“He’ll just have to hit bottom.”
That bit of outdated advice terrifies the family and friends of the person with an addiction who refuses treatment, because they know that “bottom” may be serious injury, overdose, or death. Although well-described methods are available for managing the person with an addiction who agrees to come into treatment with a support group of family members and/or friends, sometimes an in-office evaluation is refused out of hand.1,2 So how do we, as clinicians trying to help the person with an addiction who refuses to set foot in our office, render assistance?
First, the message to the concerned family and friends should be that the time to act is now—whether or not the person with addiction comes in to the office. Second, we should model for loved ones of the person with an addiction an attitude of urgency combined with an acknowledgement of the situation’s complexity, because barring an immediate threat, there is little possibility for legally coerced treatment. Those who care can push the person with an addiction towards treatment, while still maintaining an attitude of respect for his or her autonomy, life choices, and preferences.
Psychiatrists can teach the family and friends how to recognize an immediate danger and access the appropriate level of care for a threat to the life of the person with an addiction. For instance, helping loved ones understand what an opioid overdose looks like, how to use naltrexone, and when to call 911, would be the first orders of business for someone with an opioid addiction. Or, for the individual who may or may not be in withdrawal from alcohol, informing the family about the signs and symptoms of alcohol withdrawal and alcohol poisoning educates them about what a true emergency is, and what presentations may be dealt with less urgently. The bottom line, however, is that any immediate threat to the person’s life should result in a call to 911.
Once the immediate threats are delineated, family and friends should be educated about the typical course of addiction, available treatments, and the best way to convince their loved one to accept an evaluation and eventual treatment. It is usually helpful to find out how those who care about the person with an addiction think about the addiction problem, and what they have tried up to this point. Often, families will have unrealistic or simply inaccurate views about addiction, or express (understandable!) anger if the person with an addiction has lied to them. Once these matters are on the table, the clinician can support any productive strategies already in place, counter any mistaken understandings, and suggest a specific plan for advancing treatment.
Family members who have been manipulated by a person with an addiction for money or other support are often angry and resentful. But by providing the family with psychoeducation—specifically, approaches that are likely to be helpful but also protect the family from being further abused—one can reassure family members and bring them into a makeshift “treatment team.” For example, offering to drive a family member to AA, or arranging insurance for a detox stay, or simply providing a hot meal and a chance to talk are all effective in supporting a recovery-focused view, but do not endanger the giver. By contrast, handing the person with addiction cash, allowing him or her to stay in one’s home, or even paying for an expensive treatment stay can all lead to families feeling taken advantage of and needing to protect themselves.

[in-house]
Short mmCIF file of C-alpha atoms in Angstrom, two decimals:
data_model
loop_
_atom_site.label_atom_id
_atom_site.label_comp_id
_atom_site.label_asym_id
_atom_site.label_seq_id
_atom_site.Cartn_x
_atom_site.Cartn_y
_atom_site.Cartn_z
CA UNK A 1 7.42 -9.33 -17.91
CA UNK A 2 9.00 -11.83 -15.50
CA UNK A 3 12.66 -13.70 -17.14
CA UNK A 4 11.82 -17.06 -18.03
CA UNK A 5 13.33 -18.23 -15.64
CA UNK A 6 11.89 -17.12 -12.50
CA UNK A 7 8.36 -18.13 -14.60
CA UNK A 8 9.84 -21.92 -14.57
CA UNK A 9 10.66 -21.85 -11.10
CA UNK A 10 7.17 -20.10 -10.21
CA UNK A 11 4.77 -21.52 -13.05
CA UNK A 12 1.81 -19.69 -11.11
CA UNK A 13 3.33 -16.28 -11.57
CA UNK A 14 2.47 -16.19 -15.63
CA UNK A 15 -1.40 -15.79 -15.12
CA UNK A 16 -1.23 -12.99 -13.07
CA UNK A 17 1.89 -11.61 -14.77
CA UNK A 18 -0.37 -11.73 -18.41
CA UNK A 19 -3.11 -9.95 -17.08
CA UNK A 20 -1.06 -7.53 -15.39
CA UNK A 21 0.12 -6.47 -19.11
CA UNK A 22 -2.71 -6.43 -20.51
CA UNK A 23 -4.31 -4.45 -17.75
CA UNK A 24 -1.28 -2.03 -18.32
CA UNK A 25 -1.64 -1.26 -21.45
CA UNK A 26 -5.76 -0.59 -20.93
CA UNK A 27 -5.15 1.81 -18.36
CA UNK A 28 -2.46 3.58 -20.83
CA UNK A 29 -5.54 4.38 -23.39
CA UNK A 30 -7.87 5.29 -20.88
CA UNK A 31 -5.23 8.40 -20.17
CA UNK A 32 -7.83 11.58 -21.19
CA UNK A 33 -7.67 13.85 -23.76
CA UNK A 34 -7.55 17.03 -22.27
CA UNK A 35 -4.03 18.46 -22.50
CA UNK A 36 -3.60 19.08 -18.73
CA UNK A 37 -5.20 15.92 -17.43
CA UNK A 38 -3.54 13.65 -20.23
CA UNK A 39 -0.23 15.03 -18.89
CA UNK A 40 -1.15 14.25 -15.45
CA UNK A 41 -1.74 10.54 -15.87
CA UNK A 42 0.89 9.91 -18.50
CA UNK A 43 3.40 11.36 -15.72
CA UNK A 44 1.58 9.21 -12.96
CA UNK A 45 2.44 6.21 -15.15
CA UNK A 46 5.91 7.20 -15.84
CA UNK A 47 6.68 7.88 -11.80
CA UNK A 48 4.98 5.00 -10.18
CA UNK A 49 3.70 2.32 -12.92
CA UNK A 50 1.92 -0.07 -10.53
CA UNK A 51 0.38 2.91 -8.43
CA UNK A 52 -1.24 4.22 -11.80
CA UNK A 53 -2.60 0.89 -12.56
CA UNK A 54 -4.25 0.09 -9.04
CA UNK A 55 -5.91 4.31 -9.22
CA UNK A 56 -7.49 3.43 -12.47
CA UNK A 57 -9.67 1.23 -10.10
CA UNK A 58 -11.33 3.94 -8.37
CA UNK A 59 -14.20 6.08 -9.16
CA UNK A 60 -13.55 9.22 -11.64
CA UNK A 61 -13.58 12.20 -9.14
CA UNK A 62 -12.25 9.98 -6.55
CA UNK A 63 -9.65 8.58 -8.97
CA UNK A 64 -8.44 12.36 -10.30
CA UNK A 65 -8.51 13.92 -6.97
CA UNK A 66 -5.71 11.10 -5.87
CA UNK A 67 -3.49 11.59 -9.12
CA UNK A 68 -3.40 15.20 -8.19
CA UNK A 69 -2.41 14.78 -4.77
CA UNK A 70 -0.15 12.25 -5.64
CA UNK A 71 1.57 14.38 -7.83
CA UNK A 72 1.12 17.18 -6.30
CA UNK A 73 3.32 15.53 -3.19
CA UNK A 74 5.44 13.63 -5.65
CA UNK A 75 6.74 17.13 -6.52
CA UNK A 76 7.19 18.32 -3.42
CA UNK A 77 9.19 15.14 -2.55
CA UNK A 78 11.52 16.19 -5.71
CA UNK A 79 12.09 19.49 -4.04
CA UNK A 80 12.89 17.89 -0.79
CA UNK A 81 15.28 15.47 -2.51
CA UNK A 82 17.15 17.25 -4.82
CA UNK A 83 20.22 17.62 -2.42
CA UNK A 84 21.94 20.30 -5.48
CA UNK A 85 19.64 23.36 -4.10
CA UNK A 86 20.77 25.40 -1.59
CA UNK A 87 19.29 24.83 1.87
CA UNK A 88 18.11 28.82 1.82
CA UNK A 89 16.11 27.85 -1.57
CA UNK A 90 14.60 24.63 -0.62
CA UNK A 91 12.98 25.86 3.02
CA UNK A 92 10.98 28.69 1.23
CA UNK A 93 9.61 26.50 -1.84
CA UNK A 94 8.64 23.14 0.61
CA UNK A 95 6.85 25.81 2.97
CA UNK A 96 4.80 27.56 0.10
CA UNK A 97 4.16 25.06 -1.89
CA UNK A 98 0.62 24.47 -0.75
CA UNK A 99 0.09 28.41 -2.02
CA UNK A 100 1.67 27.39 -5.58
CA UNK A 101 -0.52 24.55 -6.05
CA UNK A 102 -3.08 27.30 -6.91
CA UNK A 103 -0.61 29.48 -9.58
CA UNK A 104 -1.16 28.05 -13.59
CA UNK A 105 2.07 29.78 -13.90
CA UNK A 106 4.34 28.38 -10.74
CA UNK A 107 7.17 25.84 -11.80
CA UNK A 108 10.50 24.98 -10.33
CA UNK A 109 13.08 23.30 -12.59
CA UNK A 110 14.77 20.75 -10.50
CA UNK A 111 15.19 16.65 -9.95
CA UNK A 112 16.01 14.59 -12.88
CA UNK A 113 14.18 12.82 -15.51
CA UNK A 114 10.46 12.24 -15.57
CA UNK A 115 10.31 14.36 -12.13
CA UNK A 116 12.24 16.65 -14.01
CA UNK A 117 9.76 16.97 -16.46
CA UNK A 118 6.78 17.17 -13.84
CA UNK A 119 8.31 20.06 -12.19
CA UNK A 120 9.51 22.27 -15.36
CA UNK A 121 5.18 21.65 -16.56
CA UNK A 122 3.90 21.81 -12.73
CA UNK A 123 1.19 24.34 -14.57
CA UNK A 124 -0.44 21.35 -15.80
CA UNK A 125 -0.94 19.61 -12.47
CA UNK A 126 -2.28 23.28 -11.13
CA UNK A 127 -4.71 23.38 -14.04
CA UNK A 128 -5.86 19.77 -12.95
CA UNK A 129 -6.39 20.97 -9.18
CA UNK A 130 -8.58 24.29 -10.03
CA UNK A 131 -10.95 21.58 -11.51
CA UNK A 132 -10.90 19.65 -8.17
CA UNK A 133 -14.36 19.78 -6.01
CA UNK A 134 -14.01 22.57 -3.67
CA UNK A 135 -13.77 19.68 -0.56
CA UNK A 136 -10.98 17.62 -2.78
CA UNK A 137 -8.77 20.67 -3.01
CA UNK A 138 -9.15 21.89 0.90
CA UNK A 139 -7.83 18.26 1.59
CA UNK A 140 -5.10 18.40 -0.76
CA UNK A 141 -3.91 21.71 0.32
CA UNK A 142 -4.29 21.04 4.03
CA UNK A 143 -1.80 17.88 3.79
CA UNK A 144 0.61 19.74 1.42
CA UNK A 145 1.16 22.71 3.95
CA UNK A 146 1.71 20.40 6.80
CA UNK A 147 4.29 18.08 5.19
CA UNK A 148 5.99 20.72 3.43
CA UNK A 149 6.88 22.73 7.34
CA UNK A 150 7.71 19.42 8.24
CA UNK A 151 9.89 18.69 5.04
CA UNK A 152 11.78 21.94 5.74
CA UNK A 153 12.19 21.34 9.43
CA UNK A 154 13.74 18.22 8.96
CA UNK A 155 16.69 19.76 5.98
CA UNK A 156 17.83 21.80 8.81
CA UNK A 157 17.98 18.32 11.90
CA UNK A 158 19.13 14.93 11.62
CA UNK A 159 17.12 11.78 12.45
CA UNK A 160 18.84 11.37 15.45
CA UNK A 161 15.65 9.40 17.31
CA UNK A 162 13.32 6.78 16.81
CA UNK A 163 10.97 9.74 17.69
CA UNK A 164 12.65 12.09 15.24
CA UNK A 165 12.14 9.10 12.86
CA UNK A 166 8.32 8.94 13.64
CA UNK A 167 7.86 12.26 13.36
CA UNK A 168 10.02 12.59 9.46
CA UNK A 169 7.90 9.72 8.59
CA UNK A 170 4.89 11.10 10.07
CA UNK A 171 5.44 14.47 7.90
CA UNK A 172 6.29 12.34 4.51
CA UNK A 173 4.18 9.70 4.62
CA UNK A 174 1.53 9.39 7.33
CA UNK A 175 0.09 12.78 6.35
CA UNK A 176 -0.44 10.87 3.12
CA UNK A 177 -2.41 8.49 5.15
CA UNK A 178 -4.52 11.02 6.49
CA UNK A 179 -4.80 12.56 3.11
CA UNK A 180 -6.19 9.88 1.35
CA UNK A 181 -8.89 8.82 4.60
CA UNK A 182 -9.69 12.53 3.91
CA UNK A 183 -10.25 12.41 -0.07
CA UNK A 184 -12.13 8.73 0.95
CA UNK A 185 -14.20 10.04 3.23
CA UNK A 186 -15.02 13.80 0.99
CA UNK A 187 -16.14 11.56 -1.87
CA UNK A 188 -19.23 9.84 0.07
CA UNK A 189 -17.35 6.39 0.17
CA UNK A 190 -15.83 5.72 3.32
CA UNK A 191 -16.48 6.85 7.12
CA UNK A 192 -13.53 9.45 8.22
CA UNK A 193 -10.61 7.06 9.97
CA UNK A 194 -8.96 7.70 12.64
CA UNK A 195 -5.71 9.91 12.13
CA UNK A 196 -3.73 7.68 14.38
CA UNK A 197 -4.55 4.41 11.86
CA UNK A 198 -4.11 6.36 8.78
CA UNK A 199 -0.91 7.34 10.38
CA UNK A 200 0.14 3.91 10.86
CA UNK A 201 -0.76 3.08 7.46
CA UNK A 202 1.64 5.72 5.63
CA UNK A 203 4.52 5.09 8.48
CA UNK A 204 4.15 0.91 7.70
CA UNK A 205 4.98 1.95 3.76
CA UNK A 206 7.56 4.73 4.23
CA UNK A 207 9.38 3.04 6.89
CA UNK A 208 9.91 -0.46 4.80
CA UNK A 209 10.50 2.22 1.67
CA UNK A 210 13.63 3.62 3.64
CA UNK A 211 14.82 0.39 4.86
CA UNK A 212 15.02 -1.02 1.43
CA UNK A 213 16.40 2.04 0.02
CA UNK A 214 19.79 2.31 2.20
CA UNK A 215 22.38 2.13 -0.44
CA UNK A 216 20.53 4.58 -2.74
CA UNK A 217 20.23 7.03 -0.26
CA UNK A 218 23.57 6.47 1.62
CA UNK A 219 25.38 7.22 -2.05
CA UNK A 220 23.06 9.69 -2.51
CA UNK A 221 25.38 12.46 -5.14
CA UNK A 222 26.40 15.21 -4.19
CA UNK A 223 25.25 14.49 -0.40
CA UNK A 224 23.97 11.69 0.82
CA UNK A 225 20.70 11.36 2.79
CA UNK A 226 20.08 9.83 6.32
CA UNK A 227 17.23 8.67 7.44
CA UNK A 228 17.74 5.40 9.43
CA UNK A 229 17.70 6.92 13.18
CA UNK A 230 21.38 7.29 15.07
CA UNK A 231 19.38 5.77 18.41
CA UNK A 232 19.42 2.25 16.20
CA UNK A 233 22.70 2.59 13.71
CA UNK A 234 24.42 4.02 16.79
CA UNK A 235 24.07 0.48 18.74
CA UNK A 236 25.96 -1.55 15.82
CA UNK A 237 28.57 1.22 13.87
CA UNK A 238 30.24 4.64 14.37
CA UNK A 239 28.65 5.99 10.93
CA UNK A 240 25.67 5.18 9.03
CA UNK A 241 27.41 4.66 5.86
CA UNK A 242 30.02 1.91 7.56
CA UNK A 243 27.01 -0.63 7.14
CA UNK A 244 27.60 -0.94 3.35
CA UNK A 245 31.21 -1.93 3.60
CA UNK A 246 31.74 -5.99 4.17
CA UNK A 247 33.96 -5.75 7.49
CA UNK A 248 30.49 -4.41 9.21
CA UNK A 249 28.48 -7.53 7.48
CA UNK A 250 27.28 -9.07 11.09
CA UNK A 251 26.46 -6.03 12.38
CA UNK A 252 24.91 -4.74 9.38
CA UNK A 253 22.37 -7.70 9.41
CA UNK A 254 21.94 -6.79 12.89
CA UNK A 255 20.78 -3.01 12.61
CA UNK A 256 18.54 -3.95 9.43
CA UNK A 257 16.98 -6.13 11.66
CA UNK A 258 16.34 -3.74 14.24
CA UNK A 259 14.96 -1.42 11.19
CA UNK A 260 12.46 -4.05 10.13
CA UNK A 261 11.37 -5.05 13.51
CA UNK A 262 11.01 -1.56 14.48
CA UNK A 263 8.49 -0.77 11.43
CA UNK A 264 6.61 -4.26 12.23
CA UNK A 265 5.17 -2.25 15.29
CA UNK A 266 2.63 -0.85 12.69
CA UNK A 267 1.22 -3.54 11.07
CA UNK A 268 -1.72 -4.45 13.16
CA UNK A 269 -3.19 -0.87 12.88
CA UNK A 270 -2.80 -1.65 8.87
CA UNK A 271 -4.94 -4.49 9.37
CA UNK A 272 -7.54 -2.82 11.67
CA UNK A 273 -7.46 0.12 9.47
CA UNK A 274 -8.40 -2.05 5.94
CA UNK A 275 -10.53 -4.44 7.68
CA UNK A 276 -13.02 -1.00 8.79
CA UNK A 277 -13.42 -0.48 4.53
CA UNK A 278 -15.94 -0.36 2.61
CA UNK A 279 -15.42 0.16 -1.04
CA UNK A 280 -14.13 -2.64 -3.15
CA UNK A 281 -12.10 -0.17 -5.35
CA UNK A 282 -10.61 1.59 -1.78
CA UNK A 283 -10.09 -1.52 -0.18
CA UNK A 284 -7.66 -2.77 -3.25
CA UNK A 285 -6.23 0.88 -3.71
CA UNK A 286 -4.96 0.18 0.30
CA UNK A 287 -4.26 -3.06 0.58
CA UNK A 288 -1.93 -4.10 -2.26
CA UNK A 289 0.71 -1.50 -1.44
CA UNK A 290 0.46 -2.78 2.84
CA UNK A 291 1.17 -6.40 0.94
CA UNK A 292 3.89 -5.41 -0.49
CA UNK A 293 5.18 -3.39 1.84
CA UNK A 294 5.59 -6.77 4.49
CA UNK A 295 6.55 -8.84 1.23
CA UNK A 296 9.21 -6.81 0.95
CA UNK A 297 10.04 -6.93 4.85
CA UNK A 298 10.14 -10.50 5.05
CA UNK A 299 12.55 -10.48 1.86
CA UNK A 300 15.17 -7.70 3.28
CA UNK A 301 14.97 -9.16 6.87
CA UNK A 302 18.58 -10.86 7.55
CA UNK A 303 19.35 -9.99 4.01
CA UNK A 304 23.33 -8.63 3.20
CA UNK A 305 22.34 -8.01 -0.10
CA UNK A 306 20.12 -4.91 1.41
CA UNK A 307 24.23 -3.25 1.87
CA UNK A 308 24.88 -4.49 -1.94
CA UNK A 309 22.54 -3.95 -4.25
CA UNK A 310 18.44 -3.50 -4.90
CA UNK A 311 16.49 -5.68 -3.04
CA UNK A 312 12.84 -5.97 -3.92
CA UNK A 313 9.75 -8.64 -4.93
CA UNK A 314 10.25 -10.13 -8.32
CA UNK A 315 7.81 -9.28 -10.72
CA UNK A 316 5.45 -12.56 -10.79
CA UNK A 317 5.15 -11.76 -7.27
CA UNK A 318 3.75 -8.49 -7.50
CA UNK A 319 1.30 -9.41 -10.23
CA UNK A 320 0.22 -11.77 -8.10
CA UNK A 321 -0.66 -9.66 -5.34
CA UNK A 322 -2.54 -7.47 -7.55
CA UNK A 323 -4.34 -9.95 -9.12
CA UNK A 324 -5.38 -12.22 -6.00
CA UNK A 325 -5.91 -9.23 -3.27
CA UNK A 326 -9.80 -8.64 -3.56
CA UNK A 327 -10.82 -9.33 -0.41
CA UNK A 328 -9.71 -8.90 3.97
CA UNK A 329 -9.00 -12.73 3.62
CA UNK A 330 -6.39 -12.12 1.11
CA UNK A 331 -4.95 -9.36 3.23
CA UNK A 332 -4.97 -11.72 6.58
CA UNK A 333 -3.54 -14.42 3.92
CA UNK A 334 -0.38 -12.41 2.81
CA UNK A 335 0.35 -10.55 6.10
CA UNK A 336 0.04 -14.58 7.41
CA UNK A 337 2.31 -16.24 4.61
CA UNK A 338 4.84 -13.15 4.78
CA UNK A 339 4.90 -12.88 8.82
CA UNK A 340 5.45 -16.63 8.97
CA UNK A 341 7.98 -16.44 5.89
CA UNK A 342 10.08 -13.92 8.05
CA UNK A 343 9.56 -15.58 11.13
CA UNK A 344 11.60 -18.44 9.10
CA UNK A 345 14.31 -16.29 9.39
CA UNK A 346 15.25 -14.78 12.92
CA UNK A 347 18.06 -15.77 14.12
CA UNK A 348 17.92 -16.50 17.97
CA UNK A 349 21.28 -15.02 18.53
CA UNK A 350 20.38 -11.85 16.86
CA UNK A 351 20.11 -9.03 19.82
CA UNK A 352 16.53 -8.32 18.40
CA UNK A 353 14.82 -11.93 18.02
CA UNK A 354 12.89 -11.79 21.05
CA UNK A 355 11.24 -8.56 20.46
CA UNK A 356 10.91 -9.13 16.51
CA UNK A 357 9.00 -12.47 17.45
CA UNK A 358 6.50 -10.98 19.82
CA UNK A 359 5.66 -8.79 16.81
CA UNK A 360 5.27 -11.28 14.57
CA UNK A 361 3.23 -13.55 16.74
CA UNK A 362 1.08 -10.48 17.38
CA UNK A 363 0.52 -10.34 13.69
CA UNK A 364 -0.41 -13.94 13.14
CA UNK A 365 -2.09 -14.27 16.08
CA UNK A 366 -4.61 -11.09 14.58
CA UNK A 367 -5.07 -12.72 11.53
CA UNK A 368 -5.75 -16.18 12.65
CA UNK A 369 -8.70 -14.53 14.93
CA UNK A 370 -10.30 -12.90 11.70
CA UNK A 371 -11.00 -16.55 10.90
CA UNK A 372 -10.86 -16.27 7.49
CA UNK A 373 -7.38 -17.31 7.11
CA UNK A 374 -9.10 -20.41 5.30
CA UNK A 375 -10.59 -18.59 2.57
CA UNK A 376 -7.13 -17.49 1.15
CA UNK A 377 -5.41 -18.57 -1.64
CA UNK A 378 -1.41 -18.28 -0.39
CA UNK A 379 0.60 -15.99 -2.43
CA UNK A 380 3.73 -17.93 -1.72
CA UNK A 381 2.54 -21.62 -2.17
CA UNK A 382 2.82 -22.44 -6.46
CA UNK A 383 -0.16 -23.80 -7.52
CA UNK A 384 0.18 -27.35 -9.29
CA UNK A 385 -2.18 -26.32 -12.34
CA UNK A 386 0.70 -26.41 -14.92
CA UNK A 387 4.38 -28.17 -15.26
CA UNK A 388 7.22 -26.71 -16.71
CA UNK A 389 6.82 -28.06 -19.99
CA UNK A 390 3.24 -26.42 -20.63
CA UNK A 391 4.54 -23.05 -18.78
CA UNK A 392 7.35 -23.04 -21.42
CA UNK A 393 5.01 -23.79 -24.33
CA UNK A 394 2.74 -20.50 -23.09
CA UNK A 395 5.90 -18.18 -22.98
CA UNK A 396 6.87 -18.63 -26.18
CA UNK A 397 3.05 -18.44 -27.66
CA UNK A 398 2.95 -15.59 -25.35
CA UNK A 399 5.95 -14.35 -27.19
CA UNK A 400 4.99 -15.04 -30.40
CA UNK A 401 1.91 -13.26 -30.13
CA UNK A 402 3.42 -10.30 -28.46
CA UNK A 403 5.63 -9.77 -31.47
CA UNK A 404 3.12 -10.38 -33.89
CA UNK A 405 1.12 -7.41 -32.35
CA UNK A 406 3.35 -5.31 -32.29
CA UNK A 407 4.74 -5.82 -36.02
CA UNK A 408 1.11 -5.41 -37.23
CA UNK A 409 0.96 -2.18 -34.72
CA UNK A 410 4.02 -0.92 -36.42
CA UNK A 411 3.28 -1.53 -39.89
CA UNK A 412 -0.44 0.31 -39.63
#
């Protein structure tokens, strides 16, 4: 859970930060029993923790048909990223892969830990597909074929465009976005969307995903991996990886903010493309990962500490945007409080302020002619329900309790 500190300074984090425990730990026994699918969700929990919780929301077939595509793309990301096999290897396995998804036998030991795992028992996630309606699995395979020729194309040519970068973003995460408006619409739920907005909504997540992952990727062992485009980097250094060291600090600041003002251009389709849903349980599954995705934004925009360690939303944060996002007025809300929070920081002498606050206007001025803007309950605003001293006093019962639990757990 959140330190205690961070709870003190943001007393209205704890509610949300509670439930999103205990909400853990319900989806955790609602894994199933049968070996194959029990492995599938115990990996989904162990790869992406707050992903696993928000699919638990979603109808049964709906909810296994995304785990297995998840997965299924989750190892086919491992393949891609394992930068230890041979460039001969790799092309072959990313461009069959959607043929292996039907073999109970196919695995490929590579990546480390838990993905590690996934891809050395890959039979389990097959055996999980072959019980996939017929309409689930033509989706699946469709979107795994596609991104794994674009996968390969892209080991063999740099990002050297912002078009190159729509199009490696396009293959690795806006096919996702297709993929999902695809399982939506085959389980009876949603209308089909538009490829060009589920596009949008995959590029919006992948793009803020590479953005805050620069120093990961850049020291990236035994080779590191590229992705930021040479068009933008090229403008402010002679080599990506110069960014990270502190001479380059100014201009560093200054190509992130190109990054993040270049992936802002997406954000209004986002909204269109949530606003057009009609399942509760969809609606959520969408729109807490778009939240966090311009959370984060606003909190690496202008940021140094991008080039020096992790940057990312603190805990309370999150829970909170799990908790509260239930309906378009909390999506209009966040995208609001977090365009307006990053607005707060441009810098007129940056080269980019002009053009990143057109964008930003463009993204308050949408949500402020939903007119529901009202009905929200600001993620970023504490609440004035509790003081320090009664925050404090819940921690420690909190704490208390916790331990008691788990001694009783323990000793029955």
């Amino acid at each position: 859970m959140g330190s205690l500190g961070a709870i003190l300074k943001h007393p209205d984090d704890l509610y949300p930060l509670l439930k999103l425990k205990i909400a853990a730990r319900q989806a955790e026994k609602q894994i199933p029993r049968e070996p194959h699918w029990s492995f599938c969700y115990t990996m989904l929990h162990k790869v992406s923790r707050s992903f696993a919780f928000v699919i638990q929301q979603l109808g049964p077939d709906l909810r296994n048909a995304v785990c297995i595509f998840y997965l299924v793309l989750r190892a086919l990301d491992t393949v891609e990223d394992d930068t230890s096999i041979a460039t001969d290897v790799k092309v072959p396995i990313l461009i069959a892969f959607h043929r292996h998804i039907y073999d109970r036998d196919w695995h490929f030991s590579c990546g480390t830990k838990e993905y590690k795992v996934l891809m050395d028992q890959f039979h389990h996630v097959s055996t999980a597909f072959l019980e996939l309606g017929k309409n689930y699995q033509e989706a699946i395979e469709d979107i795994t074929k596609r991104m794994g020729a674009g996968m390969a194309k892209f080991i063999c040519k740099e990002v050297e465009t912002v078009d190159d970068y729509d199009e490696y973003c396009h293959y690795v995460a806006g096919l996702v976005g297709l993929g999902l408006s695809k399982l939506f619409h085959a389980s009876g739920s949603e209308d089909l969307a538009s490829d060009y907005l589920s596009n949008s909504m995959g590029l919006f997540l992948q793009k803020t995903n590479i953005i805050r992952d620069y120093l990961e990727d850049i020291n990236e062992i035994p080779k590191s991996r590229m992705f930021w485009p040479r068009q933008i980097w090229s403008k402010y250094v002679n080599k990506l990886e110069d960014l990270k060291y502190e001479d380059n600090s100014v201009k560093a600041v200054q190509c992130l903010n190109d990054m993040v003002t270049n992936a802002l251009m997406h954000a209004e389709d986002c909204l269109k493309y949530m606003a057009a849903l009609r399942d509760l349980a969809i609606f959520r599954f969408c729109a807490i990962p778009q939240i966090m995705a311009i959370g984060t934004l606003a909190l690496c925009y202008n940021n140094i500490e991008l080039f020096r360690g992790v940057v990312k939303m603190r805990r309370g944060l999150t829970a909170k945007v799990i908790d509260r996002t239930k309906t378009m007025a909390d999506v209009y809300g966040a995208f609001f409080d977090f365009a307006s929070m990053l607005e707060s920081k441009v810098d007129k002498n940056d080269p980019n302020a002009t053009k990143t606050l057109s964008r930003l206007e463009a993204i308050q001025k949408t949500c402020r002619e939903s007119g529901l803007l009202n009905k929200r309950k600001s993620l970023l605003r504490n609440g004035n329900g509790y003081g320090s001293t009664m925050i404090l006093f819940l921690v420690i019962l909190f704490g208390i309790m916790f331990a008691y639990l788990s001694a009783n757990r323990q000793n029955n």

The “Intervention” model
Families sometimes believe that the best, and sometimes only, way to confront the person with addiction is via the “Intervention” model they have seen on television.3 Although based on the influential work of Vernon Johnson,4 this model is hardly the only way to address an addiction problem in the family and can be counterproductive. Rather than using the dramatic and sometimes complicated “Intervention,” family and friends can be coached to ask about the particular problems they observe and explore possible avenues for help.
Dr Westreich is Clinical Associate Professor, Department of Psychiatry, NYU Langone Health, New York, NY. He is the author of A Parent’s Guide to Teen Addiction, Skyhorse Publishing, 2017.
1. Galanter, M. Network Therapy for Alcohol and Drug Abuse. New York, NY: Guilford Press; 1999.
2. Meyers RJ, Wolfe BL. Get Your Loved One Sober: Alternatives to Nagging, Pleading, and Threatening. Center City, MN: Hazelden Press; 2004.
3. A&E Network. Intervention, 2005-2013. https://www.aetv.com/shows/intervention. Accessed January 17, 2019.
4. Johnson V. Intervention: How to Help Someone Who Doesn’t Want Help. Hazelden Foundation: Center City, MY; 1986.
5. Miller WR, Rollnick S. Motivational Enhancement: Helping People Change. New York, NY: The Guilford Press; 2013. ❒